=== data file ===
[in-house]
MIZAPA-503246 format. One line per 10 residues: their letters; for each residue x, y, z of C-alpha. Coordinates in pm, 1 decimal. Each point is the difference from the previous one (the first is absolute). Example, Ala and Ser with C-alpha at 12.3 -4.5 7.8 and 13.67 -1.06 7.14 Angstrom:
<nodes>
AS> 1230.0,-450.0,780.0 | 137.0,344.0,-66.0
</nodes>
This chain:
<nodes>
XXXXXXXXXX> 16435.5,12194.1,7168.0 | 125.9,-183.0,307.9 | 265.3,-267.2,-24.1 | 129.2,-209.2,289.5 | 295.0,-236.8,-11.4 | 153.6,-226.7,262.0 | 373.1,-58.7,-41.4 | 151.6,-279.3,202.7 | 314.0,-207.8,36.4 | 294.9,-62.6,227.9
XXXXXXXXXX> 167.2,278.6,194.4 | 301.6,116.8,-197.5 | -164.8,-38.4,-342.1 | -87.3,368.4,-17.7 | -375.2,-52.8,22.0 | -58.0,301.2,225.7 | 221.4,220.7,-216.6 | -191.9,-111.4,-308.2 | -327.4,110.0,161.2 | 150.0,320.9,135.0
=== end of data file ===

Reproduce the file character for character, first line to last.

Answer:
[in-house]
MIZAPA-503246 format. One line per 10 residues: their letters; for each residue x, y, z of C-alpha. Coordinates in pm, 1 decimal. Each point is the difference from the previous one (the first is absolute). Example, Ala and Ser with C-alpha at 12.3 -4.5 7.8 and 13.67 -1.06 7.14 Angstrom:
<nodes>
AS> 1230.0,-450.0,780.0 | 137.0,344.0,-66.0
</nodes>
This chain:
<nodes>
XXXXXXXXXX> 16435.5,12194.1,7168.0 | 125.9,-183.0,307.9 | 265.3,-267.2,-24.1 | 129.2,-209.2,289.5 | 295.0,-236.8,-11.4 | 153.6,-226.7,262.0 | 373.1,-58.7,-41.4 | 151.6,-279.3,202.7 | 314.0,-207.8,36.4 | 294.9,-62.6,227.9
XXXXXXXXXX> 167.2,278.6,194.4 | 301.6,116.8,-197.5 | -164.8,-38.4,-342.1 | -87.3,368.4,-17.7 | -375.2,-52.8,22.0 | -58.0,301.2,225.7 | 221.4,220.7,-216.6 | -191.9,-111.4,-308.2 | -327.4,110.0,161.2 | 150.0,320.9,135.0